The Telegraph
Friday , September 21 , 2012
Since 1st March, 1999
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“Tea is drunk to forget the din of the world.” — T’ien Yiheng

For a city that loves its beverages as much as its food, a piping hot destination has thrown open its doors just when everyone is looking for that extra spike that doesn’t read caffeine.

The Tea Bush Table aka TTBT, if abbreviations are your game, popped open its tin of brews on Tuesday at 5B Ashton Road (between Hotel Samilton and Jai Hind Dhaba, off Sarat Bose Road) with cuppas like Oriental Sencha, Darjeeling Orthodox, Cranberry and more.

The 35-seater cafe is the brainchild of Mayank K. Agarwal and wife Shivani Shah Agarwal, who own a tea garden in upper Assam.

“Having had tea in my family for years now, I really wanted people to wake up to its innumerable flavours. I travelled all over the world, specially China and Japan, and came across at least 1,500 varieties of flavours that I wanted to carry back,” said Mayank, also known as ‘Tea Planter’ (while Shivani is the ‘Tea Taster’).

The couple wanted to give Calcutta something not just to wake up to, but also savour. “I selected 30 flavours from the 1,500 varietals. It was a tough job. But what was tougher was getting that perfect location for the cafe. We wanted it at a place that people would drop by. The landlords in the city did give us a very hard time,” laughed Shivani.

On Tuesday, six different flavours were poured for a tea-tasting session and there was a story to go with each sip — if the Oriental Sencha green tea came from Mayank’s travels to China, herbal infusion Ginger Lemon was named after wife Shivani’s medicine for sleep-walking!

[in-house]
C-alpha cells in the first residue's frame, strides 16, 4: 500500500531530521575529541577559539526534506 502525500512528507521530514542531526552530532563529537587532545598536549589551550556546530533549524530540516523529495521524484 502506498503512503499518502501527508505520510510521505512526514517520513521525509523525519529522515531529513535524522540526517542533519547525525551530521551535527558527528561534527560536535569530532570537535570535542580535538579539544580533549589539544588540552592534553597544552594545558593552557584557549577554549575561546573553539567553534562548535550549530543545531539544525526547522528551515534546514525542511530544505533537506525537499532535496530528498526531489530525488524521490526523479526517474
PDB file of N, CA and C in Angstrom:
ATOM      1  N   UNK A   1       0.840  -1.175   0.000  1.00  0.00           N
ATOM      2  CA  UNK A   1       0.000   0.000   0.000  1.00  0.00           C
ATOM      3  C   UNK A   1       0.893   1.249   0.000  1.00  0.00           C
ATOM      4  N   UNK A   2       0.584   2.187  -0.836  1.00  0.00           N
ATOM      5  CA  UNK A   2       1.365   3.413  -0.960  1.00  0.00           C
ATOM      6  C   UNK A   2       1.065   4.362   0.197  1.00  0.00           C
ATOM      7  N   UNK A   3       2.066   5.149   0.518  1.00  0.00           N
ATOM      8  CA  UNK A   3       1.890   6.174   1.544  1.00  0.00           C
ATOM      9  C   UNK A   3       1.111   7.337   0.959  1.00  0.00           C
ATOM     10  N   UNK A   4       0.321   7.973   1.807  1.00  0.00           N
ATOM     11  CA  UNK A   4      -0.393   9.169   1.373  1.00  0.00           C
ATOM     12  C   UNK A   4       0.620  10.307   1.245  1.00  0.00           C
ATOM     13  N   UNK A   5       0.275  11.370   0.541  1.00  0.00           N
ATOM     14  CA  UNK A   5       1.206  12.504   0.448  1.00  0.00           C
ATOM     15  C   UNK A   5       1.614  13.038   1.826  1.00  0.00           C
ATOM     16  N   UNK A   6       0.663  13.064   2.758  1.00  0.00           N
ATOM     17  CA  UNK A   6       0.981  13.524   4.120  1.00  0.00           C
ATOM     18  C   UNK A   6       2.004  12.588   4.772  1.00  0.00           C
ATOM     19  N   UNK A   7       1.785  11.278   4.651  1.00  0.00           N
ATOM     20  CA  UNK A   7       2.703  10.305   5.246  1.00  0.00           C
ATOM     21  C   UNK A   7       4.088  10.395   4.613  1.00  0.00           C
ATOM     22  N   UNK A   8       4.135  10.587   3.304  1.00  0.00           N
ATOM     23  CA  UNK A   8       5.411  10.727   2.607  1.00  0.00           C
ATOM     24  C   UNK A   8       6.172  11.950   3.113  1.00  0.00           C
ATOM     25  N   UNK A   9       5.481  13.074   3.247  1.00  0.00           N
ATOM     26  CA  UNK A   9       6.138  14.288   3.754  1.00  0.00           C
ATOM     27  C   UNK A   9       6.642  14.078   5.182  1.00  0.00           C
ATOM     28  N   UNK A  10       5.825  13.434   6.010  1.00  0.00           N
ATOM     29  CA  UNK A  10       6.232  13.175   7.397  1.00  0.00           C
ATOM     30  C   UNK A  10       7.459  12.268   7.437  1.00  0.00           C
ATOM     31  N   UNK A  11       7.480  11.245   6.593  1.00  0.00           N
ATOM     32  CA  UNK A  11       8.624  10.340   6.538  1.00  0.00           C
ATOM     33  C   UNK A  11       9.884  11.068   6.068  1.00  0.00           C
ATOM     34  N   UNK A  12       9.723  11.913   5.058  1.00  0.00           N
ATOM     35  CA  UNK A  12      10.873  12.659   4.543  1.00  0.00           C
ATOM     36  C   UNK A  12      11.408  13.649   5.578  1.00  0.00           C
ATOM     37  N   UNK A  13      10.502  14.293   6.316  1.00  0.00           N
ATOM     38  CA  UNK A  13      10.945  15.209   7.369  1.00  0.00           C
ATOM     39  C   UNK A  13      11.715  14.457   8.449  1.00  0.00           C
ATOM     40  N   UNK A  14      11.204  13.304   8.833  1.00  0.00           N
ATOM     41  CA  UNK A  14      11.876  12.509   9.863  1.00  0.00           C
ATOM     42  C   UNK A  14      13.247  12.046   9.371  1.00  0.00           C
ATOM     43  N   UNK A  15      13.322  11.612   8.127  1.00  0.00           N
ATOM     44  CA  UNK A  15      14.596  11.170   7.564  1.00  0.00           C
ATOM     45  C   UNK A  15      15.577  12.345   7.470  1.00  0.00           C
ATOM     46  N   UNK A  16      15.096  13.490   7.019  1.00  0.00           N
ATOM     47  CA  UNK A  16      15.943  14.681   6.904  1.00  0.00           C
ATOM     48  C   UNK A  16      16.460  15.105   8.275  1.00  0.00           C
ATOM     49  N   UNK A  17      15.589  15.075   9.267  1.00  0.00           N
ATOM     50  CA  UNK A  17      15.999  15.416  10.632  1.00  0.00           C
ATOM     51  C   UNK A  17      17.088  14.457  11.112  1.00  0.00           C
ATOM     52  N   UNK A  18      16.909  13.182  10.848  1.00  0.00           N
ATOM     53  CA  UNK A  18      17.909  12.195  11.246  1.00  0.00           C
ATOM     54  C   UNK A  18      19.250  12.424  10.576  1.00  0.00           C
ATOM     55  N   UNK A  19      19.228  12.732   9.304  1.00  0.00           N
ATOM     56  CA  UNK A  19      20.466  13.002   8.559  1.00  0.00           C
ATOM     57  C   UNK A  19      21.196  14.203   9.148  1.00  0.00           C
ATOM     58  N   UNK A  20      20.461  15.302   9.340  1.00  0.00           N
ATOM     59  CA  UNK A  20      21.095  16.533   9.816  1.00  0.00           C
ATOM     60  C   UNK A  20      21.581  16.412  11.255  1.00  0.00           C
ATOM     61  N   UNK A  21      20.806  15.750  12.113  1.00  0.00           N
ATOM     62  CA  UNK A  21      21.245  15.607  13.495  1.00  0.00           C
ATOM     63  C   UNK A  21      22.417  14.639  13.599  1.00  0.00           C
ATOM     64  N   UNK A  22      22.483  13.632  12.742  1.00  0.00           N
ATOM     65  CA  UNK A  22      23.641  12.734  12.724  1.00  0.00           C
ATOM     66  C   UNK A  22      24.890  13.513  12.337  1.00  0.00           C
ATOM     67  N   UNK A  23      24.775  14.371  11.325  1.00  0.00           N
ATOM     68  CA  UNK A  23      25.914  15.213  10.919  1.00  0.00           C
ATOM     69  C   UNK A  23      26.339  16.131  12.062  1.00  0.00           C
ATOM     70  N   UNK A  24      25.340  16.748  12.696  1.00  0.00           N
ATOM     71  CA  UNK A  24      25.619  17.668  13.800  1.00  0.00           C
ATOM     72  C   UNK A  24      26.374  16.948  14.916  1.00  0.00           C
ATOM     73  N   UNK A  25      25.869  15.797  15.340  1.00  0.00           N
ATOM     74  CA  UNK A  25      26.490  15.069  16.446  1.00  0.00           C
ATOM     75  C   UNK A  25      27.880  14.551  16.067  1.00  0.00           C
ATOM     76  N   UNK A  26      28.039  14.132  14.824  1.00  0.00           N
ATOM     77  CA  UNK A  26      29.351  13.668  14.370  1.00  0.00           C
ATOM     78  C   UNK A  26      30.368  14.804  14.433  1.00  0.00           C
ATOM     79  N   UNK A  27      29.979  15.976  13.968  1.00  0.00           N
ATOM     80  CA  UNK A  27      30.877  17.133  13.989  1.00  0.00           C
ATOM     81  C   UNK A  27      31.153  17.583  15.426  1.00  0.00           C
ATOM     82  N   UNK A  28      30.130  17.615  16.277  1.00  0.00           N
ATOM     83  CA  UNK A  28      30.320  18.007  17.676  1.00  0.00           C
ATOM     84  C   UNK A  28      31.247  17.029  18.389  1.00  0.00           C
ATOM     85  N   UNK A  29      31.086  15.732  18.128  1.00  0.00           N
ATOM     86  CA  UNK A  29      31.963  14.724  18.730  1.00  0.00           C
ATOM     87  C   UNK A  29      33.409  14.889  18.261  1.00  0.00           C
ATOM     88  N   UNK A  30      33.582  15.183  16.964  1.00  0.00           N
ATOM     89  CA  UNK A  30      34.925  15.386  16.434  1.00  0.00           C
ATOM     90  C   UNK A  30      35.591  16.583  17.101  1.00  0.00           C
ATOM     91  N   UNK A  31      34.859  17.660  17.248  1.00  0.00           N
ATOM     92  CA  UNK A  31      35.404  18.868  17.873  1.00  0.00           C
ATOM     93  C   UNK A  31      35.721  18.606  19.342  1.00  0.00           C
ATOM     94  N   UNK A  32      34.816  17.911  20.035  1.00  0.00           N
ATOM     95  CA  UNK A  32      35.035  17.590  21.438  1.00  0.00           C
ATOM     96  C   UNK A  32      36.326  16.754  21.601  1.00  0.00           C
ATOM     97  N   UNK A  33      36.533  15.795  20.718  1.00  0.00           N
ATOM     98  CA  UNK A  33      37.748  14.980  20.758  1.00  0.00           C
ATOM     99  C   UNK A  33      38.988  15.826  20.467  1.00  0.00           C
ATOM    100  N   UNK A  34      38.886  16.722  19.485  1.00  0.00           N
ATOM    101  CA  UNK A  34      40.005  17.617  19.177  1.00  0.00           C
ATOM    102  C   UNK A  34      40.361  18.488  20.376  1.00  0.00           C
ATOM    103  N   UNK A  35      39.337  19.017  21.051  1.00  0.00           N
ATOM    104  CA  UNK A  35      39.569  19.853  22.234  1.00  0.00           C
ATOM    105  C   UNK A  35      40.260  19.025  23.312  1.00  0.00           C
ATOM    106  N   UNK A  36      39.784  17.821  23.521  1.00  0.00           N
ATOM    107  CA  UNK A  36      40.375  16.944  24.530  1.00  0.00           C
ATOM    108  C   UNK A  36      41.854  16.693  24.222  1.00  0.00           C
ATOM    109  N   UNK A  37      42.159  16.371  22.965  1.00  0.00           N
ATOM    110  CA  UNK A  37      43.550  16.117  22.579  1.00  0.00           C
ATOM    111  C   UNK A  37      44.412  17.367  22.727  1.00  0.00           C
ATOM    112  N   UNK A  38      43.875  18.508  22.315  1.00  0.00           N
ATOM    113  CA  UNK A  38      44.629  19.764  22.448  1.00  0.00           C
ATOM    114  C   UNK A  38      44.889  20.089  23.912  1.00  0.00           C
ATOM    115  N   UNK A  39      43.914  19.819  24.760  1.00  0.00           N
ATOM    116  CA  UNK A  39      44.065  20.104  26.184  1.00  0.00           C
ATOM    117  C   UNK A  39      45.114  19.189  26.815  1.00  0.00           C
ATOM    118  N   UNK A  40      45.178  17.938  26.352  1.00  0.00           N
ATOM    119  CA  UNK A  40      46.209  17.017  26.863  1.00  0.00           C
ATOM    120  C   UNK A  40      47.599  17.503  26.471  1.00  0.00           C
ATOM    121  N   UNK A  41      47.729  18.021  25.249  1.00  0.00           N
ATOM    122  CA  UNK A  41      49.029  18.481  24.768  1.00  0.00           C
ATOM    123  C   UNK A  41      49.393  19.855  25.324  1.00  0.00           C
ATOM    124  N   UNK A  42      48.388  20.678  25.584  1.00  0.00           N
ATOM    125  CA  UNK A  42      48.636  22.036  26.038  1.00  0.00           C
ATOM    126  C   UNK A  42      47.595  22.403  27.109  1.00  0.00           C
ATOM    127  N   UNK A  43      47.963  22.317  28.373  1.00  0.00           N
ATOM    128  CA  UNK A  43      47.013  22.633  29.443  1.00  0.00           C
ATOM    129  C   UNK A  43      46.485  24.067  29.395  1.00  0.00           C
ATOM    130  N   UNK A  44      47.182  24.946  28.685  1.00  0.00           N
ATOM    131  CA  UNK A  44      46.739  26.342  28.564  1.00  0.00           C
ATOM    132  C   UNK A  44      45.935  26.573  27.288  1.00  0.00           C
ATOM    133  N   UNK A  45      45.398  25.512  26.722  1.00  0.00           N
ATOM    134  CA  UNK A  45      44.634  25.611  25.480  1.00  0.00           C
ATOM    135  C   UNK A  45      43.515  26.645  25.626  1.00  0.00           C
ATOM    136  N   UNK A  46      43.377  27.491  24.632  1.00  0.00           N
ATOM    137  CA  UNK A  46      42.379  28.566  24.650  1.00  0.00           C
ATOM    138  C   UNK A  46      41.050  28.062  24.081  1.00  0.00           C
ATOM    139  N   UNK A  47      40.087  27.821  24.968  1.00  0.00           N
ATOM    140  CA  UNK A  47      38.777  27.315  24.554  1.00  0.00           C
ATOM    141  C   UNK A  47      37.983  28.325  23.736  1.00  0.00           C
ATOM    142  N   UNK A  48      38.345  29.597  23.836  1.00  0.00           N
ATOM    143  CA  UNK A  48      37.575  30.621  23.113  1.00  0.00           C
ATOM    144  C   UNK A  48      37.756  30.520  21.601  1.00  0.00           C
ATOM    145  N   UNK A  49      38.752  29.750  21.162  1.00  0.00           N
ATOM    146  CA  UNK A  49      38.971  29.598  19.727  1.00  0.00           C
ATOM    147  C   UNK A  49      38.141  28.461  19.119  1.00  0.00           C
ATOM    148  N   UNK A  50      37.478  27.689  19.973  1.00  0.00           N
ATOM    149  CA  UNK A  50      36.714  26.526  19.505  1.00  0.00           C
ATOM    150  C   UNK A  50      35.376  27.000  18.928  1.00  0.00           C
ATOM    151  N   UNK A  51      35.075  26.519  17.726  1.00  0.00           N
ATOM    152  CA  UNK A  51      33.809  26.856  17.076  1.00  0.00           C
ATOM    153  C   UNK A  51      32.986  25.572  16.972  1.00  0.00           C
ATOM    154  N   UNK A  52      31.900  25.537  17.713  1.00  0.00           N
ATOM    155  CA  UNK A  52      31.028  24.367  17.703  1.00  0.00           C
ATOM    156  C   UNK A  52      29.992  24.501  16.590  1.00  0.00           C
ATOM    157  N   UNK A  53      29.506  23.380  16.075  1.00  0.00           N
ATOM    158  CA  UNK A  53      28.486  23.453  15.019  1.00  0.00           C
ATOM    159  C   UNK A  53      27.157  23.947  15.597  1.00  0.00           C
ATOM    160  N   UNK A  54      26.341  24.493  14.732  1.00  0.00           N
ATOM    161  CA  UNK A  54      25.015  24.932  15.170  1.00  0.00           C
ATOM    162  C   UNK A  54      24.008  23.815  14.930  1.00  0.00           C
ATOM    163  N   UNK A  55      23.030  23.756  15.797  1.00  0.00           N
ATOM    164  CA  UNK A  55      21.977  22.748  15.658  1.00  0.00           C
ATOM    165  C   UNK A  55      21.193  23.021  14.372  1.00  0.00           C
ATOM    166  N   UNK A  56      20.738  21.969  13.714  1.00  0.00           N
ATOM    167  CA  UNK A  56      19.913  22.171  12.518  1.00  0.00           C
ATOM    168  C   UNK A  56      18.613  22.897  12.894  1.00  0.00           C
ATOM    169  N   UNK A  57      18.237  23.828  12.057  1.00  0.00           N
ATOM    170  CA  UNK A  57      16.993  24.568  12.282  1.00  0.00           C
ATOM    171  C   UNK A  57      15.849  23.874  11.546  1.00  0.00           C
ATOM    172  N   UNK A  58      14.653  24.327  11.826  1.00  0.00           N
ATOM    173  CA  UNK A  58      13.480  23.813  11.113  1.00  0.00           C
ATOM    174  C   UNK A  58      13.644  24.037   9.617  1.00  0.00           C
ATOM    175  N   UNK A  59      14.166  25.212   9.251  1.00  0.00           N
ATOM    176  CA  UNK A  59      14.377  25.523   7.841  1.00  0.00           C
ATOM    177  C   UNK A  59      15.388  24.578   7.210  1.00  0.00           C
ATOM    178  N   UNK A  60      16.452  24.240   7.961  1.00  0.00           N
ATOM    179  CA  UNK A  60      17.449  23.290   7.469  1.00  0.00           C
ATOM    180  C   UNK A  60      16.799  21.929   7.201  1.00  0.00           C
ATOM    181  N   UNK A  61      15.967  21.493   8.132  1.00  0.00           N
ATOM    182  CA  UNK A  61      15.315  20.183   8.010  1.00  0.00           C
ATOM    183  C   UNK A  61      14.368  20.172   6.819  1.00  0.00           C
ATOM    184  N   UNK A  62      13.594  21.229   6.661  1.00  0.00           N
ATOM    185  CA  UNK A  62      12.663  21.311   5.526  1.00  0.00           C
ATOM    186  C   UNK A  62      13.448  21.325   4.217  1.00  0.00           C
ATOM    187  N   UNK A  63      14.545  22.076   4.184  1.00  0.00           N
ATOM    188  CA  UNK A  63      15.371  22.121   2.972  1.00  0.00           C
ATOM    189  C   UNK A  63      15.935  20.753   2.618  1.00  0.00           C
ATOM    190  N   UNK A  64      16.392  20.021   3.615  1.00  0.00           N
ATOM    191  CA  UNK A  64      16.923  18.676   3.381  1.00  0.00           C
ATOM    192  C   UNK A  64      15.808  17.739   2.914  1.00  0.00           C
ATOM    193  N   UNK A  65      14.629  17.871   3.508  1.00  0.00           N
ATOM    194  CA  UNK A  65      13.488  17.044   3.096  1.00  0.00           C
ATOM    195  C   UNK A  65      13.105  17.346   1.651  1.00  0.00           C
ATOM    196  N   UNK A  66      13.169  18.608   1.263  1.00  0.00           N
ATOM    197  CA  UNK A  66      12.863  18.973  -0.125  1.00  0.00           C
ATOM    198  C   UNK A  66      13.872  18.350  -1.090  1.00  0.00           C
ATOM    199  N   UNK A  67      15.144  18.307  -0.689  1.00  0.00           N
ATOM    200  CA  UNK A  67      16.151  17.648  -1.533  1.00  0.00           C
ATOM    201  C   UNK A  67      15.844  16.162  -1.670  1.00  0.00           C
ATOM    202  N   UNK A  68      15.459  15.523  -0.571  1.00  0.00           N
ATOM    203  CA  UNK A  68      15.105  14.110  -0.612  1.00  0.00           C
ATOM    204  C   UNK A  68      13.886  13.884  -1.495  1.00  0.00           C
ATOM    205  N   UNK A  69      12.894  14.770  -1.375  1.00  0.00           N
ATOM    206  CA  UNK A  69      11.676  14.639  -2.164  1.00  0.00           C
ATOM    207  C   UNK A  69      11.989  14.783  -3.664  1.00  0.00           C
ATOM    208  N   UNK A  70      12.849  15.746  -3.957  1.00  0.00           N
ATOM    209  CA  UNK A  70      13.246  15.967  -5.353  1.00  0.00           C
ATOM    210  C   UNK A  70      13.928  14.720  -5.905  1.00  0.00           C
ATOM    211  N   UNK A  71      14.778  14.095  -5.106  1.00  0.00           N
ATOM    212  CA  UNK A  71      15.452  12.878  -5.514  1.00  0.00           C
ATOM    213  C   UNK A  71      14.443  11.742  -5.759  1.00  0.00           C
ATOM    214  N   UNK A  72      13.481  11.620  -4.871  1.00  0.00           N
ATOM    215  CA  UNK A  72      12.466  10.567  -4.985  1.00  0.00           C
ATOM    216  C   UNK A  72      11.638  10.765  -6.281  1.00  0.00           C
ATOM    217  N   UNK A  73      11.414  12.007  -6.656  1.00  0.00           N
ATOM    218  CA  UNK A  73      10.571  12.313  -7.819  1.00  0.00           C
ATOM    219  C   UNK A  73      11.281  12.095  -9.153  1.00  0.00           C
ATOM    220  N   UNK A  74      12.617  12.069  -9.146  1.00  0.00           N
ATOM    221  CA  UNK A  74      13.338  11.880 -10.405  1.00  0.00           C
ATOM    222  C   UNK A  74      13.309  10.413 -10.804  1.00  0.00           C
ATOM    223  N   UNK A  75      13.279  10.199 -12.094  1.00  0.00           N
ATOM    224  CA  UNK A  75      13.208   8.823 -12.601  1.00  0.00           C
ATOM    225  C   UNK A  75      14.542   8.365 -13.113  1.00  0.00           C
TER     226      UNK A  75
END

TTBT offers regular black teas like the Assams and the Darjeelings to fruit infusions like cardamom, cranberry, bergamot and even mango and strawberry. Then there are, of course, the Greens, Oolongs, Pu-erhs and Flowering Teas, the last being sheer magic, all at a pocket pinch of anywhere between Rs 60 and Rs 200 a cup.

First-timers can go for the Oriental Sencha, “a tea mixed with herbs”, with a blend of jasmine and lemon grass, recommended Mayank. For Shivani, however, it was the Mango and Strawberry Fruit Infusion. “It is a must for non-tea lovers,” she smiled.

Other flavours to get you started are Kukicha, a green tea from Japan, Cranberry, a black tea mixed with fruit, and Darjeeling Orthodox, our very own black tea.

And if you’re wondering whether it’s all about tea, then up comes the menu, which has Mexican, Italian, Lebanese bites to go with the brew. “There are also the English specials like Bangers and Mash (sausage served with mashed potato) and Bubble and Squeak (a potato dish), that go down well with black tea. It’s more like a bistro, but without the alcohol,” said Mayank.

PS: There’s a huge trunk of a tea bush from 1870 up against the wall bang in the middle of the bistro. Having survived two World Wars and an earthquake, if the brews don’t stir things up, this will!